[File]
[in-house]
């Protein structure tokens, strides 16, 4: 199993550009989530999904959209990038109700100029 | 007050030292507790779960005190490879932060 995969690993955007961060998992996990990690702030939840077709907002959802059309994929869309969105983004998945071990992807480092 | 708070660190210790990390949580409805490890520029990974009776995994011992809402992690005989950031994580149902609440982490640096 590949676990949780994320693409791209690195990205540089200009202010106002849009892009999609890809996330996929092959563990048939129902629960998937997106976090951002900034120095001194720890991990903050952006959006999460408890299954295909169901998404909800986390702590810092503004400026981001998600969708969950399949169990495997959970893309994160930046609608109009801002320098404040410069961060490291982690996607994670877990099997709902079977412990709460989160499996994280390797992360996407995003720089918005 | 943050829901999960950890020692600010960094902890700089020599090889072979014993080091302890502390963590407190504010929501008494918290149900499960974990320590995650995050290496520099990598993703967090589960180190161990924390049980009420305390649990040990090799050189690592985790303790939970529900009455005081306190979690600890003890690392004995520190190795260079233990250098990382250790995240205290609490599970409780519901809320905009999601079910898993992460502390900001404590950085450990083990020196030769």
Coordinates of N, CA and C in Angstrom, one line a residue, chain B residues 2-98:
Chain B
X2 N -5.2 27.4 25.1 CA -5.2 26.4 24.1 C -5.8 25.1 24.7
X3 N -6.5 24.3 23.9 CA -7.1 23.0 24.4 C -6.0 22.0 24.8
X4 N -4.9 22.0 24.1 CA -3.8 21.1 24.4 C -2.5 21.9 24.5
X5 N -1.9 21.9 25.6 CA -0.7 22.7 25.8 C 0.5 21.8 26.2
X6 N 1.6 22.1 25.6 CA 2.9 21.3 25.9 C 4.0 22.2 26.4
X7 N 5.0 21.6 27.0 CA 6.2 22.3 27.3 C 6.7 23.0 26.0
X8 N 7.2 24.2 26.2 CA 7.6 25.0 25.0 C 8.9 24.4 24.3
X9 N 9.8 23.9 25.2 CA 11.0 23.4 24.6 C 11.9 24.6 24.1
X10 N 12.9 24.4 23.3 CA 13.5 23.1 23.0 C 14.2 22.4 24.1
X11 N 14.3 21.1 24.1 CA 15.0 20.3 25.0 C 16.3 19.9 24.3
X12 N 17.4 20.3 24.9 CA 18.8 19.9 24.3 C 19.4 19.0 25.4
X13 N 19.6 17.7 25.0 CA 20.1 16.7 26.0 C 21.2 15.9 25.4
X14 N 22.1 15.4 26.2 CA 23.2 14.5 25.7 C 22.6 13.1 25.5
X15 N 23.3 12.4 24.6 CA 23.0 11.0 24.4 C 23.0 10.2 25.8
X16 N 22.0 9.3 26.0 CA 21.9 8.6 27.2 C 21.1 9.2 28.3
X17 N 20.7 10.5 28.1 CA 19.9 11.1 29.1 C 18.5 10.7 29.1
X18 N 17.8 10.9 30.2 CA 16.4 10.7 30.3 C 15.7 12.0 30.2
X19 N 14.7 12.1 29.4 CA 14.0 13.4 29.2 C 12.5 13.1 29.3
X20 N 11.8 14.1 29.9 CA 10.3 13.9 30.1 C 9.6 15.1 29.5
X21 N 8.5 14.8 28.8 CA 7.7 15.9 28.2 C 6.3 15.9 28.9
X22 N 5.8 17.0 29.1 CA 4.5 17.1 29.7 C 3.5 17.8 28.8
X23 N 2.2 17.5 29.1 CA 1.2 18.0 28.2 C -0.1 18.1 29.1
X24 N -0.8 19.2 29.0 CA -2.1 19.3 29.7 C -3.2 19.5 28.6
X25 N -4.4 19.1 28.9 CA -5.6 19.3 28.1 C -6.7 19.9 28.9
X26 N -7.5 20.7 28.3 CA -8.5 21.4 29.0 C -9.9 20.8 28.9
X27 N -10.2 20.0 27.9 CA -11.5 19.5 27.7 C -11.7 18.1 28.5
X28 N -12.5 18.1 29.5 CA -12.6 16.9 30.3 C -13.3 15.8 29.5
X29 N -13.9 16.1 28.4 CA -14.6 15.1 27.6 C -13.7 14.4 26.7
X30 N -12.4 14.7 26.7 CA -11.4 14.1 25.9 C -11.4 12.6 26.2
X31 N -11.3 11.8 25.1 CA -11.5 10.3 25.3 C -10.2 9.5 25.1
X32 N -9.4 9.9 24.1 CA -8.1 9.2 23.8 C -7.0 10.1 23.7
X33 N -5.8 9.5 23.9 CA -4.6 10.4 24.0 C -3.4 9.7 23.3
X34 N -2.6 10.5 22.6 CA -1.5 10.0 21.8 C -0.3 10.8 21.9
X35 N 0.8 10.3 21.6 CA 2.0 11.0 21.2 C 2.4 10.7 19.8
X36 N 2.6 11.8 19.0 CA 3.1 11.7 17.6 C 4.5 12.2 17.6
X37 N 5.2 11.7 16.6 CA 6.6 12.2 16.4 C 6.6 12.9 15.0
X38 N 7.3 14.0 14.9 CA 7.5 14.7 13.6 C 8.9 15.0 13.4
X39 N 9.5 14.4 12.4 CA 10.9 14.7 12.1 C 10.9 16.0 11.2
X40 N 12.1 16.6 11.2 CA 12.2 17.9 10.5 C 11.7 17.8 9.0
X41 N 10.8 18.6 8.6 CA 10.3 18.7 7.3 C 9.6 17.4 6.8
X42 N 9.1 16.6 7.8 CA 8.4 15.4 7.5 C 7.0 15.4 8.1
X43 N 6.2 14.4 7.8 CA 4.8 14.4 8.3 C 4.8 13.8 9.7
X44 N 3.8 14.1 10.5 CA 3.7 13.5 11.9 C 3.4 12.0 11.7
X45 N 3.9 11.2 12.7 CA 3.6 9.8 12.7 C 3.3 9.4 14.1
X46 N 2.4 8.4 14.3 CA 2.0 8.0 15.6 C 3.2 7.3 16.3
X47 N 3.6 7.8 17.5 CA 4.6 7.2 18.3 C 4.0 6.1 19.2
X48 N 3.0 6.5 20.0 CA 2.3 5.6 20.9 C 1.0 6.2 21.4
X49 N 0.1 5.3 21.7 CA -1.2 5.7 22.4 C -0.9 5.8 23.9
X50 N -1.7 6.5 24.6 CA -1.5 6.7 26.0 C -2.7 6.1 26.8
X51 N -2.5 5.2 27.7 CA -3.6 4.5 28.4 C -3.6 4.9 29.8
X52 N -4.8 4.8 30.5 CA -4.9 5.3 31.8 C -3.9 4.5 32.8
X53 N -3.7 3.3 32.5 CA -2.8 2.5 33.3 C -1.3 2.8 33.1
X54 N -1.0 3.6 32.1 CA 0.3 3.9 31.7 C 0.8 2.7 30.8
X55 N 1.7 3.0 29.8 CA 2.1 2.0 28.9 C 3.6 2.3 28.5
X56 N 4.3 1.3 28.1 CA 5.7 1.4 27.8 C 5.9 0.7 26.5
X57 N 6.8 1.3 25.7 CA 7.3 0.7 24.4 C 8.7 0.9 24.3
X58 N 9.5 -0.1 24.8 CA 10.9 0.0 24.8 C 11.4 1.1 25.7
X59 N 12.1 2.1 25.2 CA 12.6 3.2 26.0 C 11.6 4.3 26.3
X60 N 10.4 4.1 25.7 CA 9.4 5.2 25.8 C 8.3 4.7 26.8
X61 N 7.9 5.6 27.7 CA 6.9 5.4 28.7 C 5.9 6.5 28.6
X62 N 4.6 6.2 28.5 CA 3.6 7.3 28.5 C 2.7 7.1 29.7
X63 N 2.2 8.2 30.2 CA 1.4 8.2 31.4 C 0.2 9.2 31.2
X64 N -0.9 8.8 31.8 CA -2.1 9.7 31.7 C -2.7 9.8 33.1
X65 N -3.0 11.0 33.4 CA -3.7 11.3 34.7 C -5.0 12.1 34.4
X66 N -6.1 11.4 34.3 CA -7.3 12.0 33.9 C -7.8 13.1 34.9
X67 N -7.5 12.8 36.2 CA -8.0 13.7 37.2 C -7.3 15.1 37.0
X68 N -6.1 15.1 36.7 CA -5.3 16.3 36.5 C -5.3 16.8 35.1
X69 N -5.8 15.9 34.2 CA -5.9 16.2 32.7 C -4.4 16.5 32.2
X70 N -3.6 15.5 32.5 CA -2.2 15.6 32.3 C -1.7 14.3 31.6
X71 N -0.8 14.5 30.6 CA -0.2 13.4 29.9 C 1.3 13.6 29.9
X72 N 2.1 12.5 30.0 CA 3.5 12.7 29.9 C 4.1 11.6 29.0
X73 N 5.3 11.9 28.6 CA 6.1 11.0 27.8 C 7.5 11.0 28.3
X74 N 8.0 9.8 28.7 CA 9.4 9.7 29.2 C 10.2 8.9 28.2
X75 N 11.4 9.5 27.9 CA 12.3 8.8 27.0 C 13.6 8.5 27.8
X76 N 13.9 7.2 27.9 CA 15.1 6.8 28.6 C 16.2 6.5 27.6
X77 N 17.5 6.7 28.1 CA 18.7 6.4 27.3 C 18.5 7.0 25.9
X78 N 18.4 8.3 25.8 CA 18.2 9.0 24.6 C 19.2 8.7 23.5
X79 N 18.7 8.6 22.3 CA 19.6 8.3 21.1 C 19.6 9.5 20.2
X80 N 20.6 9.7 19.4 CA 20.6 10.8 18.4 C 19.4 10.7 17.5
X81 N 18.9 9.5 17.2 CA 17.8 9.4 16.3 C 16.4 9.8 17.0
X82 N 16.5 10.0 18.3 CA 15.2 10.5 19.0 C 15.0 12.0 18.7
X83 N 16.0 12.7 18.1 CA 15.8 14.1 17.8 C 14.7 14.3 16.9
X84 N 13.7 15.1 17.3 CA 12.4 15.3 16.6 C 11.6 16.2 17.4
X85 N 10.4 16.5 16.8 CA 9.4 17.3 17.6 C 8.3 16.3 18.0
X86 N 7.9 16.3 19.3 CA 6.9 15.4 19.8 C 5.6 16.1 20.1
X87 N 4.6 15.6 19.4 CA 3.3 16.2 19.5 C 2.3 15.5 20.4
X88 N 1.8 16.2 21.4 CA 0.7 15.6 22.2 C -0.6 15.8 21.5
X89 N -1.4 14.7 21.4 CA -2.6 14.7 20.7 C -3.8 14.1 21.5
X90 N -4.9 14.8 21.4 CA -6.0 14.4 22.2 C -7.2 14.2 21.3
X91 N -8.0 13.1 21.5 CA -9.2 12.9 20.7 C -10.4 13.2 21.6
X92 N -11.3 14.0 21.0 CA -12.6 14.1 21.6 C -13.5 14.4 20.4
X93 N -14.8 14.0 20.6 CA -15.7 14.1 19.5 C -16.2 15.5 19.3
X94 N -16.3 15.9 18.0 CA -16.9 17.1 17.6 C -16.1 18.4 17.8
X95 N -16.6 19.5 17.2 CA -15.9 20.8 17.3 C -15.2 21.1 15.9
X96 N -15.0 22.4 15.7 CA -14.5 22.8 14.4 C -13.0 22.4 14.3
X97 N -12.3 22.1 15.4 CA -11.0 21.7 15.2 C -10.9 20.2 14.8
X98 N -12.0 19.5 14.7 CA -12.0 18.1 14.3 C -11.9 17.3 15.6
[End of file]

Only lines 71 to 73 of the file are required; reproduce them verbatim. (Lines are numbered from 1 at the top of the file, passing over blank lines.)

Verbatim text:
X68 N -6.1 15.1 36.7 CA -5.3 16.3 36.5 C -5.3 16.8 35.1
X69 N -5.8 15.9 34.2 CA -5.9 16.2 32.7 C -4.4 16.5 32.2
X70 N -3.6 15.5 32.5 CA -2.2 15.6 32.3 C -1.7 14.3 31.6